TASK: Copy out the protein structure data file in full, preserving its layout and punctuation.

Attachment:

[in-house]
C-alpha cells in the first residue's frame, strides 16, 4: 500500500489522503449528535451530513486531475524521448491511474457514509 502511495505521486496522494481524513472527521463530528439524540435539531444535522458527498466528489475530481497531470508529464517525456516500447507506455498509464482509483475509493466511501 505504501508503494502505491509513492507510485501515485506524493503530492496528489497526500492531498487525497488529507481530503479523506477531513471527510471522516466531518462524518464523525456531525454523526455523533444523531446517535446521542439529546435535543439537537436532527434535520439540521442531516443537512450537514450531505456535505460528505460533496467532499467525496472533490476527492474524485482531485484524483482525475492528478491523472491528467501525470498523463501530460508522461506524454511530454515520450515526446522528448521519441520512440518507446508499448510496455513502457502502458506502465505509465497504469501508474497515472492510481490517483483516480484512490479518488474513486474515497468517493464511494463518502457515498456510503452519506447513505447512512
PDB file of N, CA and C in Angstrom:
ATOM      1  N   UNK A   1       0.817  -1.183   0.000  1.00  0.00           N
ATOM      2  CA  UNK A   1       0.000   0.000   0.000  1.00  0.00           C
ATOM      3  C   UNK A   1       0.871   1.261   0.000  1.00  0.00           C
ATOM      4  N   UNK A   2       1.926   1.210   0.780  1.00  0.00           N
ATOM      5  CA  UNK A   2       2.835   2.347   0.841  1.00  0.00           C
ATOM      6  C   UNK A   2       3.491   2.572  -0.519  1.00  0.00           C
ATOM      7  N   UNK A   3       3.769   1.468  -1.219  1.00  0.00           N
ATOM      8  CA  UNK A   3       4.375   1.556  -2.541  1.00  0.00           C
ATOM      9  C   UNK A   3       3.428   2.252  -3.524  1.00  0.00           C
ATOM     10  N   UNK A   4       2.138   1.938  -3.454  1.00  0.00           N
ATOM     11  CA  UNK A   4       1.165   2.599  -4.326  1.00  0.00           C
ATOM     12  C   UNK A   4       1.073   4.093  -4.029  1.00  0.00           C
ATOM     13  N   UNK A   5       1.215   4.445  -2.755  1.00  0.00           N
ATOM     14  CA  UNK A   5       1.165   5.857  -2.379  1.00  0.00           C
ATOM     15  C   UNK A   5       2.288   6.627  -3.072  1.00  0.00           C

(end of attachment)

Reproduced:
[in-house]
C-alpha cells in the first residue's frame, strides 16, 4: 500500500489522503449528535451530513486531475524521448491511474457514509 502511495505521486496522494481524513472527521463530528439524540435539531444535522458527498466528489475530481497531470508529464517525456516500447507506455498509464482509483475509493466511501 505504501508503494502505491509513492507510485501515485506524493503530492496528489497526500492531498487525497488529507481530503479523506477531513471527510471522516466531518462524518464523525456531525454523526455523533444523531446517535446521542439529546435535543439537537436532527434535520439540521442531516443537512450537514450531505456535505460528505460533496467532499467525496472533490476527492474524485482531485484524483482525475492528478491523472491528467501525470498523463501530460508522461506524454511530454515520450515526446522528448521519441520512440518507446508499448510496455513502457502502458506502465505509465497504469501508474497515472492510481490517483483516480484512490479518488474513486474515497468517493464511494463518502457515498456510503452519506447513505447512512
PDB file of N, CA and C in Angstrom:
ATOM      1  N   UNK A   1       0.817  -1.183   0.000  1.00  0.00           N
ATOM      2  CA  UNK A   1       0.000   0.000   0.000  1.00  0.00           C
ATOM      3  C   UNK A   1       0.871   1.261   0.000  1.00  0.00           C
ATOM      4  N   UNK A   2       1.926   1.210   0.780  1.00  0.00           N
ATOM      5  CA  UNK A   2       2.835   2.347   0.841  1.00  0.00           C
ATOM      6  C   UNK A   2       3.491   2.572  -0.519  1.00  0.00           C
ATOM      7  N   UNK A   3       3.769   1.468  -1.219  1.00  0.00           N
ATOM      8  CA  UNK A   3       4.375   1.556  -2.541  1.00  0.00           C
ATOM      9  C   UNK A   3       3.428   2.252  -3.524  1.00  0.00           C
ATOM     10  N   UNK A   4       2.138   1.938  -3.454  1.00  0.00           N
ATOM     11  CA  UNK A   4       1.165   2.599  -4.326  1.00  0.00           C
ATOM     12  C   UNK A   4       1.073   4.093  -4.029  1.00  0.00           C
ATOM     13  N   UNK A   5       1.215   4.445  -2.755  1.00  0.00           N
ATOM     14  CA  UNK A   5       1.165   5.857  -2.379  1.00  0.00           C
ATOM     15  C   UNK A   5       2.288   6.627  -3.072  1.00  0.00           C